Ohio Charter School Performance Lag Other States

A recent study from Stanford University’s Center for Research of Educational Outcomes (CREDO) examines Ohio’s charter school performance has gained attention around the state. The Akron Beacon Journal and Plain Dealer reports the CREDO’s findings that Ohio’s charter schools rank 23rd out of 26 states where charter schools had been in operation long enough to produce measurable results. In a state like Ohio, where for-profit companies dominate the charter school landscape, that means families, students and taxpayers may not be getting their money’s worth.

“After a year in a charter school, Ohio students typically lag behind district school students by weeks in reading and months in math,” the paper reports. Only Michigan and Texas surpass Ohio in the number of charter schools run by for-profit companies.

On December 10, 2014, Macke Raymond, Director of CREDO, outlined key findings from their newly released report before a group of education advocates and state leaders at the Cleveland City Club.

While the report highlights increased positive performance of Ohio’s charter schools, it also reinforces the need for increased oversight of charter school sponsors and boards in order to ensure that charter schools are providing quality educational opportunities for all students.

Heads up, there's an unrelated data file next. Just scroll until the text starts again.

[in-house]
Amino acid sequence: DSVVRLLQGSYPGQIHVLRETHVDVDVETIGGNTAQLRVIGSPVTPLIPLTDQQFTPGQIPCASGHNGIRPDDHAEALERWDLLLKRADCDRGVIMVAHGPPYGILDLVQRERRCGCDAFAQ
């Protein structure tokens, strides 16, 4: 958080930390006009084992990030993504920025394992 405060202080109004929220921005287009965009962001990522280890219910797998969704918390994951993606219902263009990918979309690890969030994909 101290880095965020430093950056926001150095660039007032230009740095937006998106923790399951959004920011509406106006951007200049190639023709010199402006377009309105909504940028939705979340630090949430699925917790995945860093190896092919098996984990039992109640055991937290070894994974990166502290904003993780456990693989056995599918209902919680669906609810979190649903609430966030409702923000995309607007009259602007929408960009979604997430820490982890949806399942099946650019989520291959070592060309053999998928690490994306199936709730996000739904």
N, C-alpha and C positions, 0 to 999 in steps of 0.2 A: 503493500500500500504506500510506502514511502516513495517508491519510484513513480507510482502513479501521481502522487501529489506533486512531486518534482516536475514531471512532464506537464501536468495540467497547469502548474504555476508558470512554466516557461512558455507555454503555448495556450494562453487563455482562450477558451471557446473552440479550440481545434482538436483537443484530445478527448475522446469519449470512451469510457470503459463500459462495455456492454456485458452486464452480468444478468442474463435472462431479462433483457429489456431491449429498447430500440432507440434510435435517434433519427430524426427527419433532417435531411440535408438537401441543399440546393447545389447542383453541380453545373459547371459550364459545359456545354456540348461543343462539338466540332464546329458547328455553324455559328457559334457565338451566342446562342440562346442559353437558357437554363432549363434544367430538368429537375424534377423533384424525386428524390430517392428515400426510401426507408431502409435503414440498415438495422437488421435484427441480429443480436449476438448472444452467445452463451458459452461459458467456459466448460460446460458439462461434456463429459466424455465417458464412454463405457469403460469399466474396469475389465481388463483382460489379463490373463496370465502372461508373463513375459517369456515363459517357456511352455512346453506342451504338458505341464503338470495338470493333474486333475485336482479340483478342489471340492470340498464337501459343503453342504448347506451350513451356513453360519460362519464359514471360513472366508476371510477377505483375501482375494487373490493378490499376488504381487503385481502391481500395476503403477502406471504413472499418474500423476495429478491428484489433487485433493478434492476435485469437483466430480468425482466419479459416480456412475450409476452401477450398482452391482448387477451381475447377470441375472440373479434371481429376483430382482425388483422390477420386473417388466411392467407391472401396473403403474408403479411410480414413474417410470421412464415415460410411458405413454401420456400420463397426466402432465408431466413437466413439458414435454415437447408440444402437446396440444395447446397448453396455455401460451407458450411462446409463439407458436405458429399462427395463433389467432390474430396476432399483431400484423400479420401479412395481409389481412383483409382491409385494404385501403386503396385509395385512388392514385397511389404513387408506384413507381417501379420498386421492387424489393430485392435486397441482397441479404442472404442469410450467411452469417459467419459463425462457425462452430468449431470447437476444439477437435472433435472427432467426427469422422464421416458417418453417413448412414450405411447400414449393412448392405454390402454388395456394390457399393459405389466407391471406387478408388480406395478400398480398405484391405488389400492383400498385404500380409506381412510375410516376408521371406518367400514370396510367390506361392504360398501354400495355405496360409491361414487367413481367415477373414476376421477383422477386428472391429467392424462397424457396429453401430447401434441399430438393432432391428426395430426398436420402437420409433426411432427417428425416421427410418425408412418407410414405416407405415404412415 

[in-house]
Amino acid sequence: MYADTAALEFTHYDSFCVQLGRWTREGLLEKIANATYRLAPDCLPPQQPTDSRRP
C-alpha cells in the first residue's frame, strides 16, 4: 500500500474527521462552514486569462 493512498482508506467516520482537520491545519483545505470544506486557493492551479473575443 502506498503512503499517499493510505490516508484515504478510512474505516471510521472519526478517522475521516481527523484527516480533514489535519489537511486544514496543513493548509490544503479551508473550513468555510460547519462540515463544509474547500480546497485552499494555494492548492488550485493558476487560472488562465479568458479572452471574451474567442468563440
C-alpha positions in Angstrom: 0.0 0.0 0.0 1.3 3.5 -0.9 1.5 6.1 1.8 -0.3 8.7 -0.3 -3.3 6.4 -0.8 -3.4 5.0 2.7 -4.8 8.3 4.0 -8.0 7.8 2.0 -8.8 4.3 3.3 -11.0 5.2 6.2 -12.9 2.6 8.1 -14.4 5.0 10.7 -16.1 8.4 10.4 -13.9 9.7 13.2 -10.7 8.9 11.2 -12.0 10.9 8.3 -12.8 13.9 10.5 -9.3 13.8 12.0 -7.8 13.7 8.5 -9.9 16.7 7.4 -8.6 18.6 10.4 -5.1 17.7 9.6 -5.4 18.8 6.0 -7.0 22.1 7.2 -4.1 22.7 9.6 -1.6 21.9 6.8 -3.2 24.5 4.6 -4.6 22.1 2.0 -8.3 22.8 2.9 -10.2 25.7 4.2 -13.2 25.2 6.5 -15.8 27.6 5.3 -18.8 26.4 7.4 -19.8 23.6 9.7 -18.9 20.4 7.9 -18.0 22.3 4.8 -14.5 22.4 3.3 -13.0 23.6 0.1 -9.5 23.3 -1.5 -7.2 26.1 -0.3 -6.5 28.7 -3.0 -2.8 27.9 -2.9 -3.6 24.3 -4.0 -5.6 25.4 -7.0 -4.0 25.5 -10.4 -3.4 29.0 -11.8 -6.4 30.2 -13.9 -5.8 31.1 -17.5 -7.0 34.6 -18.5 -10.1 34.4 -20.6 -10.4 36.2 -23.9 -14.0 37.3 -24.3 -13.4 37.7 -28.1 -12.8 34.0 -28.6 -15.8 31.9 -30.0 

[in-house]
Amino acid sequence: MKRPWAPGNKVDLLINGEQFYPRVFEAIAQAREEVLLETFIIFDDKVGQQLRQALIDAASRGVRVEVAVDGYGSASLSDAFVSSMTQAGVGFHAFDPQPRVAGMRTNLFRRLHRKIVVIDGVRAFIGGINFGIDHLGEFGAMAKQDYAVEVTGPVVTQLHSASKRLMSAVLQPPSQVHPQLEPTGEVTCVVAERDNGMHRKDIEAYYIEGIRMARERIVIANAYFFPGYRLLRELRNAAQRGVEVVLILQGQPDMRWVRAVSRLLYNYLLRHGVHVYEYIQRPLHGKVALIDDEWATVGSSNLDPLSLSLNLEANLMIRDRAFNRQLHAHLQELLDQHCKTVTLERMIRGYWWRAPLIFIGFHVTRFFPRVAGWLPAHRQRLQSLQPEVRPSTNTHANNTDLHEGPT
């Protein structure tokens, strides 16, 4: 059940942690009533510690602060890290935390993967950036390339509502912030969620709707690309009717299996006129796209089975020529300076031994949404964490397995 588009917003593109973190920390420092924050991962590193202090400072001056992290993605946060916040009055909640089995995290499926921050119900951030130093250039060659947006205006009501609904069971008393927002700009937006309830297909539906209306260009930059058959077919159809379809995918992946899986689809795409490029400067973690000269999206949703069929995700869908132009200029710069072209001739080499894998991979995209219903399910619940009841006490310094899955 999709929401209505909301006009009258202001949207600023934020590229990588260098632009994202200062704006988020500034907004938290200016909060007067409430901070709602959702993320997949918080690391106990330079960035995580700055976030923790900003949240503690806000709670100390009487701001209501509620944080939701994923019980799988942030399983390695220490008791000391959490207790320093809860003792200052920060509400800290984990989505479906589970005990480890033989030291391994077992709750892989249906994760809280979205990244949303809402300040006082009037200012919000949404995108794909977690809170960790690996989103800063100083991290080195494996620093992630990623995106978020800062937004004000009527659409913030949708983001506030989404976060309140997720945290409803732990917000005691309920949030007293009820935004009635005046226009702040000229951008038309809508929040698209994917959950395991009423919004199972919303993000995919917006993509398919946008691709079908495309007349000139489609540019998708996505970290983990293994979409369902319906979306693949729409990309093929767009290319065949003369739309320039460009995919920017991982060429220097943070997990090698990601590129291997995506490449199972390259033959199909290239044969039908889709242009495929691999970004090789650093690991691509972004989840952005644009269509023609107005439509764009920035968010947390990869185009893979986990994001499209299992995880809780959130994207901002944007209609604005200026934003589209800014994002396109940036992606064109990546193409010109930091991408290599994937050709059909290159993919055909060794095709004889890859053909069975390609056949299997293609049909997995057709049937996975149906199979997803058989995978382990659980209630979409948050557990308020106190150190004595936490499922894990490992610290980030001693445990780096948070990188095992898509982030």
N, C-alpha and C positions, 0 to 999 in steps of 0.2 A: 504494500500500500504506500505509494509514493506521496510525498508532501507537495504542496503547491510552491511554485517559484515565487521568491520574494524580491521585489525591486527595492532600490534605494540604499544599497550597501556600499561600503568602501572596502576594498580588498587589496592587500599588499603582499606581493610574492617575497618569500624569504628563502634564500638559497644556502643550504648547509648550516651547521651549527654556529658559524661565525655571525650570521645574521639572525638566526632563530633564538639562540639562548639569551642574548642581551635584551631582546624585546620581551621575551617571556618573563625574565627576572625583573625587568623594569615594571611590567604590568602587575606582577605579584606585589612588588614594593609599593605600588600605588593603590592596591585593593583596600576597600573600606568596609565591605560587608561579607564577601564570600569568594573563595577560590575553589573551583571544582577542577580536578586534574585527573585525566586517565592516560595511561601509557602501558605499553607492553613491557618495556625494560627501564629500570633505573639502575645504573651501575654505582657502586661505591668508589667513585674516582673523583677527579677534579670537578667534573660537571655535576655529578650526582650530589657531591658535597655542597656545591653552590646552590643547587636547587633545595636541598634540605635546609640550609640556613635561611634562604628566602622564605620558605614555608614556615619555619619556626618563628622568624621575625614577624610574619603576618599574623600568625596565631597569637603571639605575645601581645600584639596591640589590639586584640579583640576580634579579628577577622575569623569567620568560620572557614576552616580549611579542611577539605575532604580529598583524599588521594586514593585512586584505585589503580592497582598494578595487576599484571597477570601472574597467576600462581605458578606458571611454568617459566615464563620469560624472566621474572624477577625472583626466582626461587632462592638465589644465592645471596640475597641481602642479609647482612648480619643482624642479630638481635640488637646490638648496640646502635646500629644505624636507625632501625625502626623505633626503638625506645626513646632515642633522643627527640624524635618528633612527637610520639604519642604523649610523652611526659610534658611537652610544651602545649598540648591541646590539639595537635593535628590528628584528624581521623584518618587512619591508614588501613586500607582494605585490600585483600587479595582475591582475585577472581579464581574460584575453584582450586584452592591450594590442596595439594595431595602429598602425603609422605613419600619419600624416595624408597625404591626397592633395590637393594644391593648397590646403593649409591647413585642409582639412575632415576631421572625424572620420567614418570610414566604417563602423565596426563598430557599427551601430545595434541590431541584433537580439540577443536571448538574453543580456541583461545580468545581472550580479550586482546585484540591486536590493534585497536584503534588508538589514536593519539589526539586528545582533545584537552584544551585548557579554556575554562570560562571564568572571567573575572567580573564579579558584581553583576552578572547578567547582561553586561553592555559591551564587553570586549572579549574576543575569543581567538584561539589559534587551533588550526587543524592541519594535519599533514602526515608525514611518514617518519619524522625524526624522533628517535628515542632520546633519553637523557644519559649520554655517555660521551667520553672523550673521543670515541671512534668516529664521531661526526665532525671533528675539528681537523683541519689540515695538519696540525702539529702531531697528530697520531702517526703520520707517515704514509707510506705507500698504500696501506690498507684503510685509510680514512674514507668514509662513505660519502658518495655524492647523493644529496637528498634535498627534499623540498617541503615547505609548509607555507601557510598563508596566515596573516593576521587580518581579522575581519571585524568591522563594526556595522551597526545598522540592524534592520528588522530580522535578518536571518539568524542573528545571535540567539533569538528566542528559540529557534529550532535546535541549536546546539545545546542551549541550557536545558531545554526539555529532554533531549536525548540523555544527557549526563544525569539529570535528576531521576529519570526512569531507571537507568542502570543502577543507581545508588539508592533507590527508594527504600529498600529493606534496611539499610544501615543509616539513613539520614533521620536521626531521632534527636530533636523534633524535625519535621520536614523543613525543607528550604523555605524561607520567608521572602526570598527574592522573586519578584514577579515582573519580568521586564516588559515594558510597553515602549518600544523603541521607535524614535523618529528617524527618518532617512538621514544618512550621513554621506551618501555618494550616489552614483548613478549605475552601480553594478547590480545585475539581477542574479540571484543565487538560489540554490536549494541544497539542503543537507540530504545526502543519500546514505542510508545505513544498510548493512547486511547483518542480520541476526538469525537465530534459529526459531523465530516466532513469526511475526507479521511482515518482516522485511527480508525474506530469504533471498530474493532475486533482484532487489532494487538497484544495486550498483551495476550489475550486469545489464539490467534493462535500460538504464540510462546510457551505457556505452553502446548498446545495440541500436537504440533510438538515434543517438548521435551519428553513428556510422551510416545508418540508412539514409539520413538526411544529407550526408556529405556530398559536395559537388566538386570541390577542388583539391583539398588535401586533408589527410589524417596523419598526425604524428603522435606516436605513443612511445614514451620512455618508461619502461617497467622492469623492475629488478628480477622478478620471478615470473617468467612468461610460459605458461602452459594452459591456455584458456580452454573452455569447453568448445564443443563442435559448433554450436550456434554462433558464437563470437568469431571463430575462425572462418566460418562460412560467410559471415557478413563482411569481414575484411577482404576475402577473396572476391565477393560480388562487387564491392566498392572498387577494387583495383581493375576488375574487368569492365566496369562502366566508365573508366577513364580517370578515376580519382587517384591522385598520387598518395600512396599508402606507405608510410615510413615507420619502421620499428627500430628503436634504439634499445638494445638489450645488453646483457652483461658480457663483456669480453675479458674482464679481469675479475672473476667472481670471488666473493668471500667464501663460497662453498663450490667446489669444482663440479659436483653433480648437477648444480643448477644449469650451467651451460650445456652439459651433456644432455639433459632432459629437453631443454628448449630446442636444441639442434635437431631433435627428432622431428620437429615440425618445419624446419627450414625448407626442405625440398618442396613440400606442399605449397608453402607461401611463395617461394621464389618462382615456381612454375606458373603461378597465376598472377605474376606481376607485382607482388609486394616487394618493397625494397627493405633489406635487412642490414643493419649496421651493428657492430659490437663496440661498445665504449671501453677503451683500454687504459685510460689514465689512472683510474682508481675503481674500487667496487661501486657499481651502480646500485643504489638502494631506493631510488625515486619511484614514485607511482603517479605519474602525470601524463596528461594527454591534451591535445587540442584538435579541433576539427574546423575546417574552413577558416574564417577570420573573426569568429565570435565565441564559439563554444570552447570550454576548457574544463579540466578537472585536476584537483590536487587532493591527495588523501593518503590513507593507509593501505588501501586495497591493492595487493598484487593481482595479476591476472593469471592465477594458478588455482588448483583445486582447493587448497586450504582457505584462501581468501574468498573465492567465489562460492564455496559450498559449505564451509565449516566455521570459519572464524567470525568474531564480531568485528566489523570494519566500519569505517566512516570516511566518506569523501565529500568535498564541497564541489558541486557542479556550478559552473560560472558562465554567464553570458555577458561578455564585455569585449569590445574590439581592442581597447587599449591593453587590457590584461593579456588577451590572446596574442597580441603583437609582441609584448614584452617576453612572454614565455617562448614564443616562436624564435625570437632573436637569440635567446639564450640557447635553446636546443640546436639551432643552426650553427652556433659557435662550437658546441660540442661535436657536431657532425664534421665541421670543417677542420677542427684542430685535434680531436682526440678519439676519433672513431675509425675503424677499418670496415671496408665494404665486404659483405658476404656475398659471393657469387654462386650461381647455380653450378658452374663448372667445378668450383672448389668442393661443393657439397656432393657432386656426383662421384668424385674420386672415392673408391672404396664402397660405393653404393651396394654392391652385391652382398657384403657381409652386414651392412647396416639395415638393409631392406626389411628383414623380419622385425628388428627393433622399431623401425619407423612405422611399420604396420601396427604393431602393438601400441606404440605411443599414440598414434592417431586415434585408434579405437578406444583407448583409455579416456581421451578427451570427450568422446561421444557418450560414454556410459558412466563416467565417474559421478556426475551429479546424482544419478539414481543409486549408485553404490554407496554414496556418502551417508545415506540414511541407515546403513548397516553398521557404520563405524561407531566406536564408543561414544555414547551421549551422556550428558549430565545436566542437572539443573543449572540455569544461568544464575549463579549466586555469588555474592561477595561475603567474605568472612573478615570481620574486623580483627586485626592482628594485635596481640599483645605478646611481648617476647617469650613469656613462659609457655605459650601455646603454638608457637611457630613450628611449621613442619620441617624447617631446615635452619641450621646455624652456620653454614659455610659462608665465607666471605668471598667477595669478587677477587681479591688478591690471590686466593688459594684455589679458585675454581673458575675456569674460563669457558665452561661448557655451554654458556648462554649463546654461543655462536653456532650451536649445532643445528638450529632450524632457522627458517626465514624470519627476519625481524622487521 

The Beacon Journal also shares data from its own study of charter school performance management, which found that:

  • Charter schools that hired no company, as a group, performed the best academically; those managed by nonprofits showed the best student academic growth; and those managed by for-profits scored lowest in both categories.
  • Of the 16 lowest performing networks, 14 were managed by for-profit companies.
  • The online charter schools Electronic Classroom of Tomorrow and Ohio Virtual Academy, which account for a quarter of all charter enrollment, averaged the lowest student growth in the state.
  • Of the 12 highest-performing charter school networks, eight hired nonprofit management organizations.
  • $503 million of $920 million in public funding went to charter schools managed by for-profit companies. A little over half of the $920 million went to out-of-state companies.
  • Out-of-state and for-profit companies enrolled 74,458 of the 119,271 Ohio charter school students.
  • The 10 highest performing companies managed schools with above-average revenue, many propped up by private philanthropists who invest in successful academic models. Others got a boost from Cleveland voters, who approved additional local aid (about $1,000 more per pupil) for high-performing charter schools. A similar local levy failed in Columbus. The state offers no financial incentive for top-performers.


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